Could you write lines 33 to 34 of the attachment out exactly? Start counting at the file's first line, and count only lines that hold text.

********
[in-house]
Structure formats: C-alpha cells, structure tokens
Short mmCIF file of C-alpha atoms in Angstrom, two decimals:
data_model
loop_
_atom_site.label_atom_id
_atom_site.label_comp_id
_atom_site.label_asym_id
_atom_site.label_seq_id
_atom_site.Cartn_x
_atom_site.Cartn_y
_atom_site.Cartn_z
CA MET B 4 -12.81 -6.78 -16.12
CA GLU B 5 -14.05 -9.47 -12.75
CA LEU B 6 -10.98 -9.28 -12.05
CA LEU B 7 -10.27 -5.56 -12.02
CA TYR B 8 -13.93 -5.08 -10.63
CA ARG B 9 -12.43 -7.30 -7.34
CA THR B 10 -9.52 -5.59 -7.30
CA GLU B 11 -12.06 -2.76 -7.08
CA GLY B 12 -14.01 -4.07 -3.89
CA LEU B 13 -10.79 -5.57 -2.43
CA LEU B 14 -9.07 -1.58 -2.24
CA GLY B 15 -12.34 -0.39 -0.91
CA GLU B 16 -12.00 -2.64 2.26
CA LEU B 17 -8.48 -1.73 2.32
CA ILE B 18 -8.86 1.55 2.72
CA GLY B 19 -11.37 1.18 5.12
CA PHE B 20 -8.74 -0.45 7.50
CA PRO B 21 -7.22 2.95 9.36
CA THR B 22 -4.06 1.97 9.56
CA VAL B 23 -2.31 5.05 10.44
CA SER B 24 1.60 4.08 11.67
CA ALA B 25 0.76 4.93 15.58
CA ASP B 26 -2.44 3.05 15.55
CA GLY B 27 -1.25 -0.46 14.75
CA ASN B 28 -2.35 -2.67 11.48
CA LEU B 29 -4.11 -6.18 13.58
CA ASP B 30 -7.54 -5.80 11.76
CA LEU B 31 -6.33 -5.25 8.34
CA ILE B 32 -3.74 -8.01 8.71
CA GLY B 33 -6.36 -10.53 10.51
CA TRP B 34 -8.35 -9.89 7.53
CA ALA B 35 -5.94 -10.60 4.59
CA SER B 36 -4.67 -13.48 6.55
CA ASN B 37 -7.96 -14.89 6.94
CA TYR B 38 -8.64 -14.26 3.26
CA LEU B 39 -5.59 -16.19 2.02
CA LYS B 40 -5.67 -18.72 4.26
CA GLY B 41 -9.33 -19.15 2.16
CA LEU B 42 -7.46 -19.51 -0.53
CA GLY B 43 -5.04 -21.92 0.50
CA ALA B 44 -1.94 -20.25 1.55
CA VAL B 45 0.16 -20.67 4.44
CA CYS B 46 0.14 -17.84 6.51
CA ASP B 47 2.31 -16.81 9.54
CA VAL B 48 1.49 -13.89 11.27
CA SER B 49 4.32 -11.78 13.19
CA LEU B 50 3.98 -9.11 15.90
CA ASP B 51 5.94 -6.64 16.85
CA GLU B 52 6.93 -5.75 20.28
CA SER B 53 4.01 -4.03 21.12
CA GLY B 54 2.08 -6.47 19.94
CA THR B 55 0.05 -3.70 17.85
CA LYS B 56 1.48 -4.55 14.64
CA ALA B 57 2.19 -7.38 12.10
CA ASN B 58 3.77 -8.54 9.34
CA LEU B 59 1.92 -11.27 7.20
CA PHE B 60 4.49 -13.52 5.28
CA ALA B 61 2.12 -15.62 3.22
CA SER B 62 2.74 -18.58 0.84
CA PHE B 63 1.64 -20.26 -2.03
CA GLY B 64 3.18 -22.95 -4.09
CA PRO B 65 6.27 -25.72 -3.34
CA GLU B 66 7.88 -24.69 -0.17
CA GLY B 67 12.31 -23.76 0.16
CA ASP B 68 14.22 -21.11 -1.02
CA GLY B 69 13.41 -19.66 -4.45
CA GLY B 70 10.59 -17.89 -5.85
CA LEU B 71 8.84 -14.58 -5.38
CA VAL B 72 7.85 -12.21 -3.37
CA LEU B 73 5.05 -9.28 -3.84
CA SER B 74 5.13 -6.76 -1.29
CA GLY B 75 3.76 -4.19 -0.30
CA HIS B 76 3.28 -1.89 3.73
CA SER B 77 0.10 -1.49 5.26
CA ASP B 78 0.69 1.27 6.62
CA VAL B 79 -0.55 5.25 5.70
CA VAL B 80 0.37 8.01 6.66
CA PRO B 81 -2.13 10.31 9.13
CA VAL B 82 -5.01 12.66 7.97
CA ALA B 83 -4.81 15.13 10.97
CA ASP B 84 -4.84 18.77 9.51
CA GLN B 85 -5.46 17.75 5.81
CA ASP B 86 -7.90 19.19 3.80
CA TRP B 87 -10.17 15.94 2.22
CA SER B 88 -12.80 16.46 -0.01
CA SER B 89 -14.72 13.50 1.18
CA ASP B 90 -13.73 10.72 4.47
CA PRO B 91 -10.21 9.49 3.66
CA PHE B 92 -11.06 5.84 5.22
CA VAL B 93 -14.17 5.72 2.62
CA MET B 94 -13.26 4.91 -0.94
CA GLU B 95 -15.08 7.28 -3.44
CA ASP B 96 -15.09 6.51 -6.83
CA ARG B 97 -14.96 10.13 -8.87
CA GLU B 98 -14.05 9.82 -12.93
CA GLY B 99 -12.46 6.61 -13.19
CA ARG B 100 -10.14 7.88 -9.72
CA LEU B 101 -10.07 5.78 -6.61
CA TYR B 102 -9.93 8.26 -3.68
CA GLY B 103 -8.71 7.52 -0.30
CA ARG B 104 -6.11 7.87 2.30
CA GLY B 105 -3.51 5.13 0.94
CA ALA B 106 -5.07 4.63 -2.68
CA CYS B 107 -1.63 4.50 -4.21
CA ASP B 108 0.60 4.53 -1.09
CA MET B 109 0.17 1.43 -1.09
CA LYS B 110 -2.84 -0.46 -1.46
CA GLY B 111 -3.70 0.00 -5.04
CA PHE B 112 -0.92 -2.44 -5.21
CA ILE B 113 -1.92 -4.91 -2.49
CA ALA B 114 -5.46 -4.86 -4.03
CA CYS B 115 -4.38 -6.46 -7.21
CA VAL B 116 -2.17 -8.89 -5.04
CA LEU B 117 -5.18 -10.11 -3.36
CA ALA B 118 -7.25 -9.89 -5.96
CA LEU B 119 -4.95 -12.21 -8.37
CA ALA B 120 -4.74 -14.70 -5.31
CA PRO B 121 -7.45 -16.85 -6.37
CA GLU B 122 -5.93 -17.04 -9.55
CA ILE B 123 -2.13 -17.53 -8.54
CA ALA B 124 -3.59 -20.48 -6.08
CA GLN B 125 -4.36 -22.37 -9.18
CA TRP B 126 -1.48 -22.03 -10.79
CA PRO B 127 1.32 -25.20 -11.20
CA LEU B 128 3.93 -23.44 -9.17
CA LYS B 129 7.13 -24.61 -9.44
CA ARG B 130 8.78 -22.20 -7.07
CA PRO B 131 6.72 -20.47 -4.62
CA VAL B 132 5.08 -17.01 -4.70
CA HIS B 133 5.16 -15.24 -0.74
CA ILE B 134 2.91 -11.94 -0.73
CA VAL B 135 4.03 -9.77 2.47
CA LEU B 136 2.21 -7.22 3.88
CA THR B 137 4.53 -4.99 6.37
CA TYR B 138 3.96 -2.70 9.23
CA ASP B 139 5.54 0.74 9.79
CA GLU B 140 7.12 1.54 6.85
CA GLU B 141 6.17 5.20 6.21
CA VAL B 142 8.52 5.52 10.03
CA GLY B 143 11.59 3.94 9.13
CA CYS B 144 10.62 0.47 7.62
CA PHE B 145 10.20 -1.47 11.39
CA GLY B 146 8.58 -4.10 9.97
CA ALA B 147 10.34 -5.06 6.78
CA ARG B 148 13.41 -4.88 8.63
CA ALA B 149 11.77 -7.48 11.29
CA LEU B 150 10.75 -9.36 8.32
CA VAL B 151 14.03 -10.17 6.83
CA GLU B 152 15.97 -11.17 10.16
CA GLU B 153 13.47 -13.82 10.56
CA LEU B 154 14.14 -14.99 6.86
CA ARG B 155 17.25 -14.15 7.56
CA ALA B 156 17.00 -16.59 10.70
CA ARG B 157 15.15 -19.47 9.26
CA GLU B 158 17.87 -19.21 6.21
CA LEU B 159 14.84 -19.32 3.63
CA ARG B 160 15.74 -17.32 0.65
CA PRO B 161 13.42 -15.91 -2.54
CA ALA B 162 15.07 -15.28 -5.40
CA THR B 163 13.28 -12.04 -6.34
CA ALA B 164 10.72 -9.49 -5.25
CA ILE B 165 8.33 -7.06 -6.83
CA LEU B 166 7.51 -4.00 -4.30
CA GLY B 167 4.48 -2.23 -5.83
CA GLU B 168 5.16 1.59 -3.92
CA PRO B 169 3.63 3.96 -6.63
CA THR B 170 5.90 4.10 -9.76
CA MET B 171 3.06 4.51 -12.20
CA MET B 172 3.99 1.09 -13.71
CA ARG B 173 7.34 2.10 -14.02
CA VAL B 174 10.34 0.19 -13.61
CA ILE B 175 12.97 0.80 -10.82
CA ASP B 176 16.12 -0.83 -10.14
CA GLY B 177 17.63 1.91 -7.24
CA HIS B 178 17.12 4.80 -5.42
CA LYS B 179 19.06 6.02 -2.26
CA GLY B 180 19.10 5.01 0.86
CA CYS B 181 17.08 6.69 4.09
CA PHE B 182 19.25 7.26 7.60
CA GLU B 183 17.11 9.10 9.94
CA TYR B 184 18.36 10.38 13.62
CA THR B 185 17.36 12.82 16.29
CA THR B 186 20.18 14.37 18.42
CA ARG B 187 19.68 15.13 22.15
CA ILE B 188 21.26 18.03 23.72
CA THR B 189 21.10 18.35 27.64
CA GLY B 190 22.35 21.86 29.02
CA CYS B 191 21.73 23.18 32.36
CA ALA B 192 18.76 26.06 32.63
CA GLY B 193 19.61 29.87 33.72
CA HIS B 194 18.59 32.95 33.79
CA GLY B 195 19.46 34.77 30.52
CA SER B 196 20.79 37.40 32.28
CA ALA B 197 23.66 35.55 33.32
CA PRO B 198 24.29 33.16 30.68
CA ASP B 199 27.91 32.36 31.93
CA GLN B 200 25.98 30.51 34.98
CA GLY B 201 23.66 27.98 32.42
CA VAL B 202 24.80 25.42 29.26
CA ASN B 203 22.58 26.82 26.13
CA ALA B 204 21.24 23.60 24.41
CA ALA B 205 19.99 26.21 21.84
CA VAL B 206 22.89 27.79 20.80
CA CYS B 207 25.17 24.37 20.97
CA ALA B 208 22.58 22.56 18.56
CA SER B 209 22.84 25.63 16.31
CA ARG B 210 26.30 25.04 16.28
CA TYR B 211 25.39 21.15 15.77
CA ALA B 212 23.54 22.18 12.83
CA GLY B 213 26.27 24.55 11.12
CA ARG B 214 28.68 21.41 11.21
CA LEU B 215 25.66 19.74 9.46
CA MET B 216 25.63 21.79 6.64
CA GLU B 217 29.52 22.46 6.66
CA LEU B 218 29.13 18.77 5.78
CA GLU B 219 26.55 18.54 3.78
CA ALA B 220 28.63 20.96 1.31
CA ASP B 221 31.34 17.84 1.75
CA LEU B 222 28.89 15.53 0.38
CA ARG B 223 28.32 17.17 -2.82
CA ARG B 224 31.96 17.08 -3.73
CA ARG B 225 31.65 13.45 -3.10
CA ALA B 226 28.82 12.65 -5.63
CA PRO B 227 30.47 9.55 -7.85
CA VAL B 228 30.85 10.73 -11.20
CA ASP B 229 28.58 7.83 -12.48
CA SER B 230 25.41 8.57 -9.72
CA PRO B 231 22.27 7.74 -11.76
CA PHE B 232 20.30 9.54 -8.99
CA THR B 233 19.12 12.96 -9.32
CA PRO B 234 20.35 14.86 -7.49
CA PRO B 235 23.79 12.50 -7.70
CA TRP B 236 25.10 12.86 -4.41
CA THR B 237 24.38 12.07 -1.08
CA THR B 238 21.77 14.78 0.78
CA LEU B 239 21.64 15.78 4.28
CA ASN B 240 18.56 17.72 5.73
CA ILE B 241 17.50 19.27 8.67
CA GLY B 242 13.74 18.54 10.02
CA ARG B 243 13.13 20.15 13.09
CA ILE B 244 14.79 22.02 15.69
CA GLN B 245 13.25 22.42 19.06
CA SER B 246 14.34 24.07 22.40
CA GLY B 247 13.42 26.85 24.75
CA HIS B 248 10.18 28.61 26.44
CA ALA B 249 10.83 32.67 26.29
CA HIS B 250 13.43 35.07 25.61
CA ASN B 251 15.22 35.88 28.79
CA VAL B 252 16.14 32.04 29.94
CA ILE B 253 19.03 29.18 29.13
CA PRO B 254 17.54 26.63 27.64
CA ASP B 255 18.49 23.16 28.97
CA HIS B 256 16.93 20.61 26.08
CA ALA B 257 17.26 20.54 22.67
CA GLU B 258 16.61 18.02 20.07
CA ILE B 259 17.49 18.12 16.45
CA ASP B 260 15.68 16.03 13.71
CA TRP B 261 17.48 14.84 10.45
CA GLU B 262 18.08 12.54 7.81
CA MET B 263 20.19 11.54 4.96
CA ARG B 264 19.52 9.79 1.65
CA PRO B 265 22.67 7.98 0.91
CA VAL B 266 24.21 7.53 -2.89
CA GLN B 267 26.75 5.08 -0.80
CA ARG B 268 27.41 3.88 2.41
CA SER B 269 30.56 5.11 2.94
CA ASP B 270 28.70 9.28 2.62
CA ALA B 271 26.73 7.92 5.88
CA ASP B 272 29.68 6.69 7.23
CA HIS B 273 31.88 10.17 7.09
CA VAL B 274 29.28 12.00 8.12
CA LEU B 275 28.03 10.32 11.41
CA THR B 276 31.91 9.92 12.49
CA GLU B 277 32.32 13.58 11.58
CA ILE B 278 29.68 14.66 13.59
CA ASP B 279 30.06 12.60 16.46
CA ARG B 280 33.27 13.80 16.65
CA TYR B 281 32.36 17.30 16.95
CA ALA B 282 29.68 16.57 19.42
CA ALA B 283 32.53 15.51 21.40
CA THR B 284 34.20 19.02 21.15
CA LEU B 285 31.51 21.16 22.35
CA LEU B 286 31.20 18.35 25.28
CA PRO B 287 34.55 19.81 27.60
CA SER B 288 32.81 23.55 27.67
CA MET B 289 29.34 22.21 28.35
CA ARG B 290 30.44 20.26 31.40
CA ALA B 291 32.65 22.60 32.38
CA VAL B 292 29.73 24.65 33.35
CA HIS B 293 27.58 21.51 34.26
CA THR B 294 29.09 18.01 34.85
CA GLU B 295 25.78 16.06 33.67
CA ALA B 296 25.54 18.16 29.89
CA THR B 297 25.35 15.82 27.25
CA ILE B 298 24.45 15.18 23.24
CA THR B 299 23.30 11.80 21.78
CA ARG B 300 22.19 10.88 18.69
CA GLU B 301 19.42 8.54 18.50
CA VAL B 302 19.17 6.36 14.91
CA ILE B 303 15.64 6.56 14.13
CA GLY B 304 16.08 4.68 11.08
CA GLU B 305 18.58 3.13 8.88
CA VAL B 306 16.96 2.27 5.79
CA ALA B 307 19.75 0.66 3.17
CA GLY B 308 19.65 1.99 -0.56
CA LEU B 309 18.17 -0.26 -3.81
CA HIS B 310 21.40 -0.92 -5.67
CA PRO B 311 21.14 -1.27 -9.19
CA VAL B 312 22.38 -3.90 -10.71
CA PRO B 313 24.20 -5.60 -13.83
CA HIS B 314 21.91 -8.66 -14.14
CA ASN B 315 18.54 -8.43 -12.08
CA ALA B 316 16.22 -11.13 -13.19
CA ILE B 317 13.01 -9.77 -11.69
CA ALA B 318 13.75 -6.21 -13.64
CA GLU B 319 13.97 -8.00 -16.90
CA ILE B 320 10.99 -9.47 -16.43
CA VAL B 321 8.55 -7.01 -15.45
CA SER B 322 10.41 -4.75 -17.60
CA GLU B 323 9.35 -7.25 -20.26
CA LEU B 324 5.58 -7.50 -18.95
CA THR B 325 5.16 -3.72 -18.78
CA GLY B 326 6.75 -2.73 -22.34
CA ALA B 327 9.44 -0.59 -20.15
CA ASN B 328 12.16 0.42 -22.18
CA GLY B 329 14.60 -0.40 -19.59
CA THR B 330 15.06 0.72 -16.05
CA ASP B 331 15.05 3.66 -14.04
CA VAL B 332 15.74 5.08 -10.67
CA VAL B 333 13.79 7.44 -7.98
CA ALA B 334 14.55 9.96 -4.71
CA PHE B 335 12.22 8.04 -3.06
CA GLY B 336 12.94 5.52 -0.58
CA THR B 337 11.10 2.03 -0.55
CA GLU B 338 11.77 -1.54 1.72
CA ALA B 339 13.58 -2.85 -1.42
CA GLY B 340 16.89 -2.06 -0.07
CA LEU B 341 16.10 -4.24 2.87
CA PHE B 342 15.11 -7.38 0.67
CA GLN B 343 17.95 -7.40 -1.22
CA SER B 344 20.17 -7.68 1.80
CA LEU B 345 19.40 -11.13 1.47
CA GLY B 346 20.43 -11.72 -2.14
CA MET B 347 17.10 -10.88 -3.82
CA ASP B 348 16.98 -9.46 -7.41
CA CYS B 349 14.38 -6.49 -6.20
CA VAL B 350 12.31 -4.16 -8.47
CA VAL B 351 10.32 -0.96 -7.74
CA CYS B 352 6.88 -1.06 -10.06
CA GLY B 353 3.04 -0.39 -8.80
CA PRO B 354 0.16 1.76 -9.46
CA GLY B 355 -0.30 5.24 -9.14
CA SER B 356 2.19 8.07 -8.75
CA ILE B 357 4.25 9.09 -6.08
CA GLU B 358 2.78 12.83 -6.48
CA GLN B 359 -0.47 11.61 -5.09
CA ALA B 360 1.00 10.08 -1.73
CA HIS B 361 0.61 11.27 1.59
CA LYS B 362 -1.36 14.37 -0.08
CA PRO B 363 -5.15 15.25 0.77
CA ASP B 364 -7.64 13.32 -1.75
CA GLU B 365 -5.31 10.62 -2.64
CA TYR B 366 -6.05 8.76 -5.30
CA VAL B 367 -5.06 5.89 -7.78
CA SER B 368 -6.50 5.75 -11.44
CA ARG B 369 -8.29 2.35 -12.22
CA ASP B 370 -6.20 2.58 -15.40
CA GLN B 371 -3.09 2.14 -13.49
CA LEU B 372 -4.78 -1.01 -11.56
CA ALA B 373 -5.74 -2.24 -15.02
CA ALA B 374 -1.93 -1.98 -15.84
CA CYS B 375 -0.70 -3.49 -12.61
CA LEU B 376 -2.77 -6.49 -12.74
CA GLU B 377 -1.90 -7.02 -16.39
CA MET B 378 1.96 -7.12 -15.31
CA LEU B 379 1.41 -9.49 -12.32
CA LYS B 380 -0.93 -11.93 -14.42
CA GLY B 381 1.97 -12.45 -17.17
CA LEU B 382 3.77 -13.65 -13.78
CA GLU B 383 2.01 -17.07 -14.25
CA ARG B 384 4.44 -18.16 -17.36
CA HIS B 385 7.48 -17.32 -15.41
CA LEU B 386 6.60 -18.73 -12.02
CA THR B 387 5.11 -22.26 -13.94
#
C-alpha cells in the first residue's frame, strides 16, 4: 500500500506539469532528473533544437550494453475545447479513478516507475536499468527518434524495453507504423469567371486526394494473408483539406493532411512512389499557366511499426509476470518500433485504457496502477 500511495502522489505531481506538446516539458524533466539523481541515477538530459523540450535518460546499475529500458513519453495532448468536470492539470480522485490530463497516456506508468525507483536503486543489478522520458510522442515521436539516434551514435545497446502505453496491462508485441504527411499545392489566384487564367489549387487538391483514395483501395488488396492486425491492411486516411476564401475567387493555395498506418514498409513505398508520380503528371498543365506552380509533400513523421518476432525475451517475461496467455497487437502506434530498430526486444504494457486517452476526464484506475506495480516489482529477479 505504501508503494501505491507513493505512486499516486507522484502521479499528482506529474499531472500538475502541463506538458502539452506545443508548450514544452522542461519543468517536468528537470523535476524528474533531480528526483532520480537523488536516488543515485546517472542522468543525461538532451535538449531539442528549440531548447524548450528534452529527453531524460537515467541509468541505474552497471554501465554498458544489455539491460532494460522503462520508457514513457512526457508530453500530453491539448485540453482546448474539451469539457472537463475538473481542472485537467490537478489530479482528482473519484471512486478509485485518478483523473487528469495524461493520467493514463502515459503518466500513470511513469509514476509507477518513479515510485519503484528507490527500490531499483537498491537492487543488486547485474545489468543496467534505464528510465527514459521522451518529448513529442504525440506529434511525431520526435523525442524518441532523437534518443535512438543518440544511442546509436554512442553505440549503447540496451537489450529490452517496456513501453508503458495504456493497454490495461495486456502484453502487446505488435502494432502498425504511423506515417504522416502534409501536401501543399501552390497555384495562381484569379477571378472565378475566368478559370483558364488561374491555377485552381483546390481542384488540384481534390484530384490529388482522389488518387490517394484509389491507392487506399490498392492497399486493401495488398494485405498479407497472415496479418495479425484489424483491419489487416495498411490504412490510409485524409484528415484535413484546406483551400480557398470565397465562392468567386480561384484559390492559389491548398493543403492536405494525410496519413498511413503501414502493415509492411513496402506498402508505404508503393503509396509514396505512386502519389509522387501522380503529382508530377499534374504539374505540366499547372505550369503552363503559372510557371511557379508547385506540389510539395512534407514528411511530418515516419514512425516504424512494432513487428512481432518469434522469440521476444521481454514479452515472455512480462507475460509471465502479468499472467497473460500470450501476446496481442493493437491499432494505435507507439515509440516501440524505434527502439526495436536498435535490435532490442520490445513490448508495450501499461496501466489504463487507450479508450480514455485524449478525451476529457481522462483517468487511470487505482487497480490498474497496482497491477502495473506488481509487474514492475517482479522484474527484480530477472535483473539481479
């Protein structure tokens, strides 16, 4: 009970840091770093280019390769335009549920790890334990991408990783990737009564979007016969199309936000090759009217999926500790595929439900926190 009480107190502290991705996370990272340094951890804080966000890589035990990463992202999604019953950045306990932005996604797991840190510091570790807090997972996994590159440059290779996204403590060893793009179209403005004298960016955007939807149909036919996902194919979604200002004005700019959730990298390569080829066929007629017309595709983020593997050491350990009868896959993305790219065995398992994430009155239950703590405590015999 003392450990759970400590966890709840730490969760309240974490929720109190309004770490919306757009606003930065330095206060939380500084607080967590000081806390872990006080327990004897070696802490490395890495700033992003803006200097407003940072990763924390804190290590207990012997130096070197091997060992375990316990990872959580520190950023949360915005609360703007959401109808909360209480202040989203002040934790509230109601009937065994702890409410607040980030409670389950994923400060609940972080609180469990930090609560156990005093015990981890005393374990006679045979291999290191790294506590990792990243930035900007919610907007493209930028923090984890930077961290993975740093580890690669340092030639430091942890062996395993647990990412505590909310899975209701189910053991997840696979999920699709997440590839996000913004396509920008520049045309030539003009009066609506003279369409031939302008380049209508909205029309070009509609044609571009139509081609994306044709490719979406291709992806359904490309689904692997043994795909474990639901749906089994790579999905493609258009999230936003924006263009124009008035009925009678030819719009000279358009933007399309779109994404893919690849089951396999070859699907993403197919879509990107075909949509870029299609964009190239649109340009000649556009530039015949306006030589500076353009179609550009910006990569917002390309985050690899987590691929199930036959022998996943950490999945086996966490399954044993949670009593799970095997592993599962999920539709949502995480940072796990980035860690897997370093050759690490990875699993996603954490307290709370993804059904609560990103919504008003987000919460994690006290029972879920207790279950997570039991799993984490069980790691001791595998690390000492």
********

CA SER B 24 1.60 4.08 11.67
CA ALA B 25 0.76 4.93 15.58